Adonais eBook

This eBook from the Gutenberg Project consists of approximately 147 pages of information about Adonais.

’The flowers flush red for anguish....  This kiss will I treasure, even as thyself, Adonis, since, ah ill-fated! thou art fleeing me,... while wretched I yet live, being a goddess, and may not follow thee.  Persephone, take thou my lover, my lord, for thyself art stronger than I, and all lovely things drift down to thee....  For why ah overbold! didst thou follow the chase, and, being so fair, why wert thou thus over-hardy to fight with beasts?...  A tear the Paphian sheds for each blood-drop of Adonis, and tears and blood on the earth are turned to flowers....  Ah even in death he is beautiful, beautiful in death, as one that hath fallen on sleep....  All things have perished in his death, yea all the flowers are faded....  He reclines, the delicate Adonis, in his raiment of purple, and around him the Loves are weeping and groaning aloud, clipping their locks for Adonis.  And one upon his shafts, another on his bow, is treading, and one hath loosed the sandal of Adonis, and another hath broken his own feathered quiver, and one in a golden vessel bears water, and another laves the wound, and another, from behind him, with his wings is fanning Adonis....  Thou must again bewail him, again must weep for him another year....  He does not heed them [the Muses]; not that he is doth to hear, but that the Maiden of Hades doth not let him go.’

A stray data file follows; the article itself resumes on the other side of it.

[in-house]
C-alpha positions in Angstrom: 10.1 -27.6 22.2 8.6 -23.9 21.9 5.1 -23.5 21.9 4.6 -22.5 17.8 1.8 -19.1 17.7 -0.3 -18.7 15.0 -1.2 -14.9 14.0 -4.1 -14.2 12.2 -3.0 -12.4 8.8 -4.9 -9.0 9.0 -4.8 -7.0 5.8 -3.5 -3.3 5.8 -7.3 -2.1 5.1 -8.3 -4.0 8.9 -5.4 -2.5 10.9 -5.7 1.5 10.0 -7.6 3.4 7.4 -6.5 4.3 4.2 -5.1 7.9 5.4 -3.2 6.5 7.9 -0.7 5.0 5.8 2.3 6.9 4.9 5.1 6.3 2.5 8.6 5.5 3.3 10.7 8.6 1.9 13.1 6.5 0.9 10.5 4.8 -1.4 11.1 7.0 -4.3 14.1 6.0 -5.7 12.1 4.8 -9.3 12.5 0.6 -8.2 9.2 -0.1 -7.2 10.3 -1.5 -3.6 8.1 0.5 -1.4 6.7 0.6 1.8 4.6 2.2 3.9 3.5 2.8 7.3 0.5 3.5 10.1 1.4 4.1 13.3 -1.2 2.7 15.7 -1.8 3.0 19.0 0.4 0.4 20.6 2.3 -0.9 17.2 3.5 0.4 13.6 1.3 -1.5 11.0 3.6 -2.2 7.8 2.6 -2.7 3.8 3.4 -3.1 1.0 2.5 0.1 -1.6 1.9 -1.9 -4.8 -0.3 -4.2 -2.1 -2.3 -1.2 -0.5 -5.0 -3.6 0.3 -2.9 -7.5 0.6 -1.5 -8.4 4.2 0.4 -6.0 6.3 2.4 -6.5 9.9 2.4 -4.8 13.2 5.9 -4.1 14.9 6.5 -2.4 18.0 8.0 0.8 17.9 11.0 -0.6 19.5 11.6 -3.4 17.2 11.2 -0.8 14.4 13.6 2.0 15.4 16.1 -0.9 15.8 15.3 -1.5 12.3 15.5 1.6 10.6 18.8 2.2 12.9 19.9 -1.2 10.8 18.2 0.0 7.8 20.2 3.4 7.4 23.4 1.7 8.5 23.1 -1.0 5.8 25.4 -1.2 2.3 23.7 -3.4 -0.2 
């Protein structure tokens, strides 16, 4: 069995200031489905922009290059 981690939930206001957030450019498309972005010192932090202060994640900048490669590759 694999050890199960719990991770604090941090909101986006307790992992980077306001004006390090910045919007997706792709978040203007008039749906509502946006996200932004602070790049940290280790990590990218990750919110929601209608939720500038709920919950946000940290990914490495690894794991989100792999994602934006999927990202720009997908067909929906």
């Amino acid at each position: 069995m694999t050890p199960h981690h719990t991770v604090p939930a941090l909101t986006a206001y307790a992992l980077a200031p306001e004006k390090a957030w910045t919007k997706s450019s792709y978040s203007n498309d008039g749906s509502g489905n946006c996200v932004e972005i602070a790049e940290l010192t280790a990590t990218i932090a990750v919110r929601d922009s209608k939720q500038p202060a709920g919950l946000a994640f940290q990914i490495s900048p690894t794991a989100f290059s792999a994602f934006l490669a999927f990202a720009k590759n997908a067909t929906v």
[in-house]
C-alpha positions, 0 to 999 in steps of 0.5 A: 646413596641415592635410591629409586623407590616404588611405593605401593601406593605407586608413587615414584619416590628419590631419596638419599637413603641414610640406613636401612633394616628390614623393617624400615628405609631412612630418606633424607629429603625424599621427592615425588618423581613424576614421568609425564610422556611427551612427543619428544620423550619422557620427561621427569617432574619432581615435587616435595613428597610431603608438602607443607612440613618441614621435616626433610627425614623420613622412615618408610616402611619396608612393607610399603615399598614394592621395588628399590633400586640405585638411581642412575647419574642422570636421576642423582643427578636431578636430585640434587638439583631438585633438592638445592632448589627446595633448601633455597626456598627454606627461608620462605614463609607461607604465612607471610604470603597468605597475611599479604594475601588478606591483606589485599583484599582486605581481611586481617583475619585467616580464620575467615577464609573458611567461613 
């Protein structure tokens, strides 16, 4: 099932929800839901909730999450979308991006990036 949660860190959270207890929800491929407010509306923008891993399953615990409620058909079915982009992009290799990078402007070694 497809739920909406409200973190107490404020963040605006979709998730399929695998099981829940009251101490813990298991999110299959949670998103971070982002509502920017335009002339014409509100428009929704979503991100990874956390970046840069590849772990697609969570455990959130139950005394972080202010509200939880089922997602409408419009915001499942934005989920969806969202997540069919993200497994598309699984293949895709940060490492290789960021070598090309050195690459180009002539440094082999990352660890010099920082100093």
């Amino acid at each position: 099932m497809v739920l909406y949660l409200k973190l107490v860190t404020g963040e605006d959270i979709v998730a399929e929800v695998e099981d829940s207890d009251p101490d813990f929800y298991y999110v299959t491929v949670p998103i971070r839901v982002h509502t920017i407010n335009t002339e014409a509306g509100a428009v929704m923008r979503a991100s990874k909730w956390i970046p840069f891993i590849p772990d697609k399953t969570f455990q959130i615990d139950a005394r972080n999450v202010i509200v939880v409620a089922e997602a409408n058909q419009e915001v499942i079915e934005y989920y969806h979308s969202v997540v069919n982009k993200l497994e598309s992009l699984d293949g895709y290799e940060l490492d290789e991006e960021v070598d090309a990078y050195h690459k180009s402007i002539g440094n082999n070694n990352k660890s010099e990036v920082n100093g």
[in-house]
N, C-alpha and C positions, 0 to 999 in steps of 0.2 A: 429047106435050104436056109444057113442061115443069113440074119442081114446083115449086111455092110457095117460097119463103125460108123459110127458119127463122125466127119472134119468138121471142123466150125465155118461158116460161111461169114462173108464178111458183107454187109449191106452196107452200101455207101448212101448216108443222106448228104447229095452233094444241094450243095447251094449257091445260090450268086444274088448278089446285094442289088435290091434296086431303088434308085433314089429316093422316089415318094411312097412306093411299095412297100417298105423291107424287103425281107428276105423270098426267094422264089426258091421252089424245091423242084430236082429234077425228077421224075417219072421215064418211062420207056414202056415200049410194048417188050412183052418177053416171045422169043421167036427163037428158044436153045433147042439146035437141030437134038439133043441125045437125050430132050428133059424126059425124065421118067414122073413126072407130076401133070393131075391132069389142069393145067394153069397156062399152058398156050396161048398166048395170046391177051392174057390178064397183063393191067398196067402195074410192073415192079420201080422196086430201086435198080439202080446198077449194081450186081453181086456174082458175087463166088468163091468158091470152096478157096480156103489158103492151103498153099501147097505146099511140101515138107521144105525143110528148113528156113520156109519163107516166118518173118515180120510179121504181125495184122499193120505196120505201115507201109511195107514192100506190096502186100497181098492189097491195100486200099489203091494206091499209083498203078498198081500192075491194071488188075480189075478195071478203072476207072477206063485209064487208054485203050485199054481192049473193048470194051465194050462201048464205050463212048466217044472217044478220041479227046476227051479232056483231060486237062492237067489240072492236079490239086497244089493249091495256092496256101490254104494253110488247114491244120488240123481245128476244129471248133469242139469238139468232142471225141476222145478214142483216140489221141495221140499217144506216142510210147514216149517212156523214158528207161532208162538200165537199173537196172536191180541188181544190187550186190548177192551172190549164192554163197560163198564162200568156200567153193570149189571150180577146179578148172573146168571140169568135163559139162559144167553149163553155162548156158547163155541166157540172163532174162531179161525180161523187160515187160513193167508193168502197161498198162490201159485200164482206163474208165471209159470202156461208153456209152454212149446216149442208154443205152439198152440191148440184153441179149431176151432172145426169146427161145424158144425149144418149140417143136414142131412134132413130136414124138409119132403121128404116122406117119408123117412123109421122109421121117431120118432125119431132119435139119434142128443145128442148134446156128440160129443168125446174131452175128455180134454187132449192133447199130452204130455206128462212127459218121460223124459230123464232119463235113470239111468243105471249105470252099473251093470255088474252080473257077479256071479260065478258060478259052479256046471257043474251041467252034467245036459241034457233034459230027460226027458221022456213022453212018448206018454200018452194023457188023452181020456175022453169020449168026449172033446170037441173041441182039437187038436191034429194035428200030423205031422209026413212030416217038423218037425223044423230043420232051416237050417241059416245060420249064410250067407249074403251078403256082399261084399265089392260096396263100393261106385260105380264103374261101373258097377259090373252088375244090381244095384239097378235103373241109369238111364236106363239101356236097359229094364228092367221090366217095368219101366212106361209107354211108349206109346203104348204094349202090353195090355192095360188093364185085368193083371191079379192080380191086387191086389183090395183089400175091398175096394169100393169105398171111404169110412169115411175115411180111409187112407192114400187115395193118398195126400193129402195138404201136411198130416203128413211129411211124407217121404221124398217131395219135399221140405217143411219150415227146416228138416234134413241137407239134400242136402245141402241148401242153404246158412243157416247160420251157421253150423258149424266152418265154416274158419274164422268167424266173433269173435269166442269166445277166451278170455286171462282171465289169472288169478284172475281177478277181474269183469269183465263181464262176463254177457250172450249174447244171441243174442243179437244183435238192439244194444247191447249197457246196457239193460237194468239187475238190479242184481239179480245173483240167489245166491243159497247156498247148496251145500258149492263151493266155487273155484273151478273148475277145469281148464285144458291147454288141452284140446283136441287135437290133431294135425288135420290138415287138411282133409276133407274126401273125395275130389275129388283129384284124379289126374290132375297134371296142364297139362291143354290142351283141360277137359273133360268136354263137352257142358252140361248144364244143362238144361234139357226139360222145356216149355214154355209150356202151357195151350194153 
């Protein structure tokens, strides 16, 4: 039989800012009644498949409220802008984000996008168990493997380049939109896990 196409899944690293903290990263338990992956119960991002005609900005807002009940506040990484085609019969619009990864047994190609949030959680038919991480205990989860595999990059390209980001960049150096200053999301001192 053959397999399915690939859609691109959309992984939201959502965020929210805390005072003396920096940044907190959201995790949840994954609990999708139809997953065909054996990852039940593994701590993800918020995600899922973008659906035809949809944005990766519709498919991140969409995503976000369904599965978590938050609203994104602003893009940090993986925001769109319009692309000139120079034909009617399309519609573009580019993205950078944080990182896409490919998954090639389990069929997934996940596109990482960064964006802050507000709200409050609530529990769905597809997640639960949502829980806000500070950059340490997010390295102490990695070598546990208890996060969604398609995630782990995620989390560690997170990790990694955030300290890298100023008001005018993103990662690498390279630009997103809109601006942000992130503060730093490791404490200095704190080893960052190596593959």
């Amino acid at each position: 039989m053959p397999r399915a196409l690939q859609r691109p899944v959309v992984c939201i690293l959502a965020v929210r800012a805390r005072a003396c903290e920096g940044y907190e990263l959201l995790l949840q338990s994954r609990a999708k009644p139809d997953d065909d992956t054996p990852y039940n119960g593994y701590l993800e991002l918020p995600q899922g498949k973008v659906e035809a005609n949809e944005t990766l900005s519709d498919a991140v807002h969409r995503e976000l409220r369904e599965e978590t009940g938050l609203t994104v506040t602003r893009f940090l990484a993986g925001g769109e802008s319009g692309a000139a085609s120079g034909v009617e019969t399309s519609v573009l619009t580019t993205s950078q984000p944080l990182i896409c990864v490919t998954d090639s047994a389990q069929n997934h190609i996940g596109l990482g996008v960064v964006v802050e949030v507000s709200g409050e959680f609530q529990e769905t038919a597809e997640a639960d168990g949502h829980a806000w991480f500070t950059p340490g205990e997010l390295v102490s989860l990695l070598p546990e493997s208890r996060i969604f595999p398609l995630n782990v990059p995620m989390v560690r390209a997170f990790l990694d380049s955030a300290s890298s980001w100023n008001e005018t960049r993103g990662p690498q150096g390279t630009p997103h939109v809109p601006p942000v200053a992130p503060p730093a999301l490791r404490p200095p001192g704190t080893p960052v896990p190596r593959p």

The next-ensuing passages come from the Elegy of Moschus for Bion:—­

’Ye flowers, now in sad clusters breathe yourselves away.  Now redden, ye roses, in your sorrow, and now wax red, ye wind-flowers; now, thou hyacinth, whisper the letters on thee graven, and add a deeper ai ai to thy petals:  he is dead, the beautiful singer....  Ye nightingales that lament among the thick leaves of the trees, tell ye to the Sicilian waters of Arethusa the tidings that Bion the herdsman is dead....  Thy sudden doom, O Bion, Apollo himself lamented, and the Satyrs mourned thee, and the Priapi in sable raiment, and the Panes sorrow for thy song, and the Fountain-fairies in the wood made moan, and their tears turned to rivers of waters.  And Echo in the rocks laments that thou art silent, and no more she mimics thy voice.  And in sorrow for thy fall the trees cast down their fruit, and all the flowers have faded....  Nor ever sang so sweet the nightingale on the cliffs,... nor so much, by the grey sea-waves, did ever the sea-bird sing, nor so much in the dells of dawn did the bird of Memnon bewail the son of the Morning, fluttering around his tomb, as they lamented for Bion dead....  Echo, among the reeds, doth still feed upon thy songs....  This, O most musical of rivers, is thy second sorrow,—­this, Meles, thy new woe.  Of old didst thou lose Homer:... now again another son thou weepest, and in a new sorrow art thou wasting away....  Nor so much did pleasant Lesbos mourn for Alcaeus, nor did the Teian town so greatly bewail her poet,... and not for Sappho but still for thee doth Mitylene wail her musical lament.... 

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Project Gutenberg
Adonais from Project Gutenberg. Public domain.
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